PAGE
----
The CEO’S Ten Step Guide to a Successful IT Project – Step 5

Step #5                 Ensure an informed sign-off of the requirements definition

You might suppose that this step was added to round out the steps to ten. Surely the user knows what is required, or the project would not have been approved, planned and funded. But a lot happens between concept and definition.

At the time of writing this blog, the Federal Government is still struggling (after more than a year) to pay all of its employees regularly and accurately with a new payroll system (Phoenix) designed by one of the world’s leading technology firms. Yet Payroll is one of the oldest computer applications. People work, for salary or wages, under contract or fee for service basis. What’s so hard? Well, as IT people understand all too well, the devil is in the detail.

If the IT department, or a third party, is to be held responsible for delivering a working system, then it is essential that the requirements definition is accurate, and complete. (It should also be relevant to business needs, unencumbered by trivia and embellishment.)

Generally, requirements are written by IT specialists, through interaction with the business users. An effective process uses broad-based questioning, process observation, as well as generic research of the application domain – how other enterprises deal with the topic. The status quo should be questioned. Can the process be re-engineered as well as (re)automated? The greatest strategic benefits from computerization come from innovation, not automation alone. Of course, some of this questioning should have occurred earlier in the project, but that doesn’t mean it’s too late at this stage. But it certainly will be after this stage.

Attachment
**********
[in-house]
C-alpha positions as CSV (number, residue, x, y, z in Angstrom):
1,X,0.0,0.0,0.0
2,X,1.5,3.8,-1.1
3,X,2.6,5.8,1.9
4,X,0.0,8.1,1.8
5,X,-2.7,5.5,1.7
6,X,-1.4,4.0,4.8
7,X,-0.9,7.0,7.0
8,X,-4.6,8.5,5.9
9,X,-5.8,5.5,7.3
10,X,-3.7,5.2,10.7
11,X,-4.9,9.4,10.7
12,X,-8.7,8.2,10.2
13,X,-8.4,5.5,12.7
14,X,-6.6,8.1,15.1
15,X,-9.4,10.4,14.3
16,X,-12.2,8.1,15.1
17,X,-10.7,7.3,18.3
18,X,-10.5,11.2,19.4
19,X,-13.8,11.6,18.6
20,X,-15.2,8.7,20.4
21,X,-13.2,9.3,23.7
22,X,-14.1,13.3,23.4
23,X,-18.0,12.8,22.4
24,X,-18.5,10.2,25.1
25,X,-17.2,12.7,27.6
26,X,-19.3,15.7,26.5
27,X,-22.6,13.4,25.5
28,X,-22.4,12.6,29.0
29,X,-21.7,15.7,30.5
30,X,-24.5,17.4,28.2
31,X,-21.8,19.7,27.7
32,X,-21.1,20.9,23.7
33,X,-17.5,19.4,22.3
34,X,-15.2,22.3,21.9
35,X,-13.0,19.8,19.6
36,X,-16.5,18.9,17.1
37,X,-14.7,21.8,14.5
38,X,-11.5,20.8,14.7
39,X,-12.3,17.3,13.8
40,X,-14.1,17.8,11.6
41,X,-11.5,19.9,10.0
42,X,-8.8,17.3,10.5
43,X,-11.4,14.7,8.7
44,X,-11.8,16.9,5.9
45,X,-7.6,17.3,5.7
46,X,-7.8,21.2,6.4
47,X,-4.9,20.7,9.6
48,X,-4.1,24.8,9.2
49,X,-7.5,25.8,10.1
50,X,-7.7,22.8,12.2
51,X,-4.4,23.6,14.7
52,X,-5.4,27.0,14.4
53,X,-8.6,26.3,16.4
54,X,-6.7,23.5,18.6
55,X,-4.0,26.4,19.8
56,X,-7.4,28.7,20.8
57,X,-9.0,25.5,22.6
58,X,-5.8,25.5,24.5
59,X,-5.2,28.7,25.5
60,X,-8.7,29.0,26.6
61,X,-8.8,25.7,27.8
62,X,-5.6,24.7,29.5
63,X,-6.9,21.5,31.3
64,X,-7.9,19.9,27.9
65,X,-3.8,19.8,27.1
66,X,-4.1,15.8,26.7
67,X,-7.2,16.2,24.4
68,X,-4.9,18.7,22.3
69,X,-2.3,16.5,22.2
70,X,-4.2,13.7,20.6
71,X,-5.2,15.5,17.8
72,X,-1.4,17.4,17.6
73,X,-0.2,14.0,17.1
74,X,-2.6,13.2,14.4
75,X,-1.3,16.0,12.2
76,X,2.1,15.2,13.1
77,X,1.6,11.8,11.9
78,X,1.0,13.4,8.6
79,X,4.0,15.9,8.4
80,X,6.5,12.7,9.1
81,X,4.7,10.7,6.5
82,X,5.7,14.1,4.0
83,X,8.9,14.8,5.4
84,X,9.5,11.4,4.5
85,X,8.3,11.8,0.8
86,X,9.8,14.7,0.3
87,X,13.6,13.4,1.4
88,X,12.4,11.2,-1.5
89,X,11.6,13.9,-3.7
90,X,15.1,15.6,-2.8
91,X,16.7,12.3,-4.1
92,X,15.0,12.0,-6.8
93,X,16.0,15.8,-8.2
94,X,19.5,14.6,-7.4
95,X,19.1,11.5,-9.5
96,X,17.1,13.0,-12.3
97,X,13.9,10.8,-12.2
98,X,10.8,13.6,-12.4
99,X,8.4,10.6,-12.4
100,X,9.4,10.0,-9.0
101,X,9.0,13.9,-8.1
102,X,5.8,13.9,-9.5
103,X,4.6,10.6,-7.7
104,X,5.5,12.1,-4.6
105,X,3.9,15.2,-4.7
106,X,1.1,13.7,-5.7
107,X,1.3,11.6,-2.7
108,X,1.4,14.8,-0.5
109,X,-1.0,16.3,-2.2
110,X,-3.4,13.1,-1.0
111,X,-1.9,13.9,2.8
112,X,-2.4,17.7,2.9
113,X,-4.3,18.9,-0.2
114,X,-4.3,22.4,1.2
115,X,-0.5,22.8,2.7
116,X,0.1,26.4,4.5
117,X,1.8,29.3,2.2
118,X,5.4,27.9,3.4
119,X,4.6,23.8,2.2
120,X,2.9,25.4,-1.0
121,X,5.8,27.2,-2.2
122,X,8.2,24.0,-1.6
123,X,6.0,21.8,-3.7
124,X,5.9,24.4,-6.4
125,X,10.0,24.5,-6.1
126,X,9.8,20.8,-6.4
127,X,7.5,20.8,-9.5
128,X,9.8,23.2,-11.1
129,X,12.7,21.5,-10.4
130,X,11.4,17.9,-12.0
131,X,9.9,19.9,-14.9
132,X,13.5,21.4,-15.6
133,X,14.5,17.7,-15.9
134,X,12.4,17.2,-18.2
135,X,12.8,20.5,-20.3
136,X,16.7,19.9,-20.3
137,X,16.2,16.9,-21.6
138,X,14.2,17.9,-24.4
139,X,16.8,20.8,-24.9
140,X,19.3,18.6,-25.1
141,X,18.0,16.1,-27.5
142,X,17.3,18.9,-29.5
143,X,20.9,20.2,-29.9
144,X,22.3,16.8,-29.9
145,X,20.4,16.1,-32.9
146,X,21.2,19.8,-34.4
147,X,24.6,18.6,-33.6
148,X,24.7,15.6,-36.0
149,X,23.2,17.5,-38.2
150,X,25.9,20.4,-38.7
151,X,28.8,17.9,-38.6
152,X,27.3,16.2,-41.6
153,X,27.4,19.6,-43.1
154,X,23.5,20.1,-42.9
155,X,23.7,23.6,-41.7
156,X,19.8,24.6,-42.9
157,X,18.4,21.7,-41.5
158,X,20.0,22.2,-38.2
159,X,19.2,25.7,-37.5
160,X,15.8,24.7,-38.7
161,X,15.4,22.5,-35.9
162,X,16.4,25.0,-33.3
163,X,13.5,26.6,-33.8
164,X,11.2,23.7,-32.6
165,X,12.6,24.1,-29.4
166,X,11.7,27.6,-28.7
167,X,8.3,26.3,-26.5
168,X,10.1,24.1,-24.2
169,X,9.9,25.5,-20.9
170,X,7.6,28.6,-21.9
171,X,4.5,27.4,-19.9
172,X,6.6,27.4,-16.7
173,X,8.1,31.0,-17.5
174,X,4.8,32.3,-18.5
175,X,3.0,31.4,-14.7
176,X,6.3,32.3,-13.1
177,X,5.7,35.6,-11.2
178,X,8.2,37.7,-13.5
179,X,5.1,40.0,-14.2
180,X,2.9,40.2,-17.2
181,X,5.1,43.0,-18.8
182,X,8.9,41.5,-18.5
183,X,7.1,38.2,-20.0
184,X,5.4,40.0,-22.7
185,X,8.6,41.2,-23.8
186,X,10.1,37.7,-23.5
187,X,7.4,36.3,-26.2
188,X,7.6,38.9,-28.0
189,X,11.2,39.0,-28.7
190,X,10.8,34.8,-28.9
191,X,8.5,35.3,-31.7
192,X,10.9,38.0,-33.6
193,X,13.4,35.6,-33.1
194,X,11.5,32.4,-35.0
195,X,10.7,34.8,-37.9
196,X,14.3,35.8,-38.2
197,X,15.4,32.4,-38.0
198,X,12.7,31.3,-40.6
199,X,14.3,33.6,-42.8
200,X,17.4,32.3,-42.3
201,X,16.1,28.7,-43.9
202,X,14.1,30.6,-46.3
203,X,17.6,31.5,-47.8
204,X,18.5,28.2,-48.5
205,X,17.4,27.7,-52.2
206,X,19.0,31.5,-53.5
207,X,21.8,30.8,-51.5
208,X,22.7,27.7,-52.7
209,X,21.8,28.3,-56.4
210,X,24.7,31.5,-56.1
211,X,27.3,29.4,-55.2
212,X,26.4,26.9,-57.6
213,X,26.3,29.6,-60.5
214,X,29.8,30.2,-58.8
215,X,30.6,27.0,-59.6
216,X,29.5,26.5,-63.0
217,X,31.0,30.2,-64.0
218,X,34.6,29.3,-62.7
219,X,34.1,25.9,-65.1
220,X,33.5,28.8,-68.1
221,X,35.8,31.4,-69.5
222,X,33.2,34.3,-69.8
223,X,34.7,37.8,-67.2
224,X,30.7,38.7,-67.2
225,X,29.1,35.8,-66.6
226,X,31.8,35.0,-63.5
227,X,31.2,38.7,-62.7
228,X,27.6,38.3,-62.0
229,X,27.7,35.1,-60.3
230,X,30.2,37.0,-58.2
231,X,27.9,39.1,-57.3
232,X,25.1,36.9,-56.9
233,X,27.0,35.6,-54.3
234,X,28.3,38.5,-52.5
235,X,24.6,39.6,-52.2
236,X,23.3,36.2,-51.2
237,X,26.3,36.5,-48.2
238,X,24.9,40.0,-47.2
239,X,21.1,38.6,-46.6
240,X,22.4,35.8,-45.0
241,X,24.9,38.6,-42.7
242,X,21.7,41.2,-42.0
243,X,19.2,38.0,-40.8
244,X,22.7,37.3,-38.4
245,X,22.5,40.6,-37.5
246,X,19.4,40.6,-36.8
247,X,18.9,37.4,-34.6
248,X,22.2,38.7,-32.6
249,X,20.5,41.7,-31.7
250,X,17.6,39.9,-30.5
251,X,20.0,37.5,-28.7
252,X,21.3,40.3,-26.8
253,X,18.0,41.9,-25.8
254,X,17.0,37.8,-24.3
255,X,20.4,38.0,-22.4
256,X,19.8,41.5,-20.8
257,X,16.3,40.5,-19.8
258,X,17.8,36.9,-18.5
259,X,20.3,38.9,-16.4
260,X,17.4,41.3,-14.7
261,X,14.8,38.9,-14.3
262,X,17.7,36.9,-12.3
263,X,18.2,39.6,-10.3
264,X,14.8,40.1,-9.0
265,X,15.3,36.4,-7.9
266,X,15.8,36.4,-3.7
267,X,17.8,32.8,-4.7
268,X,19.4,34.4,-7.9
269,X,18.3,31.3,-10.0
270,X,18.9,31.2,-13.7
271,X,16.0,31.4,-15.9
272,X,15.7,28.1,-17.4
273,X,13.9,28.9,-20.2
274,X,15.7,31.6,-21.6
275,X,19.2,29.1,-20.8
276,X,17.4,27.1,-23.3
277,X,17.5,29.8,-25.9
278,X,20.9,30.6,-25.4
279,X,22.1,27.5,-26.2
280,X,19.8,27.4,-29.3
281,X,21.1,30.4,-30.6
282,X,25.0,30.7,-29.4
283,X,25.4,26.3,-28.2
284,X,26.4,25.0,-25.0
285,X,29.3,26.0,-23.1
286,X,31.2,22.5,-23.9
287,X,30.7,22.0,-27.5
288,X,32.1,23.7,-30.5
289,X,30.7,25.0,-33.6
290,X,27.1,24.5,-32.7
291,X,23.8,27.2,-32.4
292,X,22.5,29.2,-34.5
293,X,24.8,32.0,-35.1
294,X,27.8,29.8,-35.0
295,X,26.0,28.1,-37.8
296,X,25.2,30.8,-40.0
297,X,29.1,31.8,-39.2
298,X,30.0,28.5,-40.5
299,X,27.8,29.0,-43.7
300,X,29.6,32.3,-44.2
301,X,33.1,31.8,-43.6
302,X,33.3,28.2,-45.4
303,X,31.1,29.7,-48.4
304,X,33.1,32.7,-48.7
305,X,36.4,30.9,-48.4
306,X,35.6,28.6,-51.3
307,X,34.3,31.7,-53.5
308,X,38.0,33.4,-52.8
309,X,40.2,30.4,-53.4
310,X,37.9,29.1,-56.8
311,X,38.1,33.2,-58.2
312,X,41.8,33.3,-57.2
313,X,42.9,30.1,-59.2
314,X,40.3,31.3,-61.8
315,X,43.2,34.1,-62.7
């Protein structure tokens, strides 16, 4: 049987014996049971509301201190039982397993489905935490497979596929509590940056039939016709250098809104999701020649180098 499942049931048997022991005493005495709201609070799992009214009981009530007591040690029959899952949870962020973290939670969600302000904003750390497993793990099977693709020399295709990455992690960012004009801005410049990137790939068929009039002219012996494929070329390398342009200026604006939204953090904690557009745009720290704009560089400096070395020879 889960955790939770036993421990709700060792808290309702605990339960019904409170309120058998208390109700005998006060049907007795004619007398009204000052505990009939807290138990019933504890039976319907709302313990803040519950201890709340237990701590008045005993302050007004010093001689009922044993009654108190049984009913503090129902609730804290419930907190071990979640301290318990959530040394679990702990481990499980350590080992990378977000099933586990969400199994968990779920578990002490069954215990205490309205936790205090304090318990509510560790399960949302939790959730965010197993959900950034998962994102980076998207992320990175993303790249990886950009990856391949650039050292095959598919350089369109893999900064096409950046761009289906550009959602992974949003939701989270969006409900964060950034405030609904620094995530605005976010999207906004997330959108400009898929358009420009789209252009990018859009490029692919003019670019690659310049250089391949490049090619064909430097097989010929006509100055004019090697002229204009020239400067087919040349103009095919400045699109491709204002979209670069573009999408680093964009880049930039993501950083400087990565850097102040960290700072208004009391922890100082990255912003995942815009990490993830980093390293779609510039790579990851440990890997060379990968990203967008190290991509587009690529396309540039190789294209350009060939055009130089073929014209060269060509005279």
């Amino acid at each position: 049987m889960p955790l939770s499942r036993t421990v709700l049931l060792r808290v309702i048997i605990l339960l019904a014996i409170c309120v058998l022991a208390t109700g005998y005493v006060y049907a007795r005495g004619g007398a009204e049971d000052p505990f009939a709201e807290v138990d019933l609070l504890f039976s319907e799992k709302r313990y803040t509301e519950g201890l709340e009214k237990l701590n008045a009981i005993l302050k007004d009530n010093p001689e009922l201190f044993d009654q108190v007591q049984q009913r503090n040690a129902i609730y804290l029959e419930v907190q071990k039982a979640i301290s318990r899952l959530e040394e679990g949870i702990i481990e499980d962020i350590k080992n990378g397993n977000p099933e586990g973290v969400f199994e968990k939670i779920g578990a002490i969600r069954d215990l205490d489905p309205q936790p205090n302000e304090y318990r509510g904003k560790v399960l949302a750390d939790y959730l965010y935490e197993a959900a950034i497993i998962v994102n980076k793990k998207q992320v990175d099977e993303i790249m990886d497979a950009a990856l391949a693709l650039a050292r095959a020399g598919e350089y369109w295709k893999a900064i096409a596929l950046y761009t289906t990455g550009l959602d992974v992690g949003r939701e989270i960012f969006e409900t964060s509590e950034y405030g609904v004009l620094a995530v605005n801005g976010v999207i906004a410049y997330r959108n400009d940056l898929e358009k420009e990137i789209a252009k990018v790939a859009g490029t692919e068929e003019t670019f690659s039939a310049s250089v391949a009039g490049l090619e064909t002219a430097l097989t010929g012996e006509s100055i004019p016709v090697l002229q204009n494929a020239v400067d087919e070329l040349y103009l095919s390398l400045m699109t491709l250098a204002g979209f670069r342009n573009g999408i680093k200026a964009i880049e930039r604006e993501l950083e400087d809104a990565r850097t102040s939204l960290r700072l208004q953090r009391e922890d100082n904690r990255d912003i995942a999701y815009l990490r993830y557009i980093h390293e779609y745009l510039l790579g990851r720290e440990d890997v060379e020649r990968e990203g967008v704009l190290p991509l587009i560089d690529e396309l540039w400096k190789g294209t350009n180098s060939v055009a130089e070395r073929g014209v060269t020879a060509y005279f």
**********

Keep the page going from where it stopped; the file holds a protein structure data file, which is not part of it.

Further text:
The requirements definition phase often takes longer than planned. There are two main reasons for this. Firstly, it requires the time of business users who are busy doing the job, as well as helping describe and/or document how they do it. It’s extra work and, typically, lower priority. Secondly, the complexity of the process is frequently underestimated, by both the user management and the project planners. (See Phoenix, above)

Any delay to the project schedule puts pressure on the user sign-off function, which is also often scheduled for a briefer time than required, because again the users, and user management, are still busy doing their jobs.

All too frequently, the requirements approval process involves presenting the user management with the document which the IT department or the outside vendor will use to develop the solution. Inevitably, it will be nuanced more to the technical than to the business function. As such, users often make assumptions of its meaning that the technicians might not infer. It is these innocent assumptions which lead to the all too frequent Change Requests which drive development delays and cost overruns.

A better way to achieve informed buy-in to the requirements is to have them presented, through workshops. Yes, it takes time that nobody can afford. And yes, it’s hard work to explain a future to which the users have not yet been exposed. It’s the beginning of Change Management and as we explained earlier, it’s time consuming, but essential.

This aspect is particularly difficult because the process requires participation of both management and front line staff who sometimes feel uncomfortable discussing issues in front of each other, let alone in front of techies. The CEO’s role is to make all parties comfortable with the idea of open and free discussion, for the greater good.

The time you spend in this process will be reflected in the success of the project, the functionality of the solution and the cost and time overruns. Give it its due.

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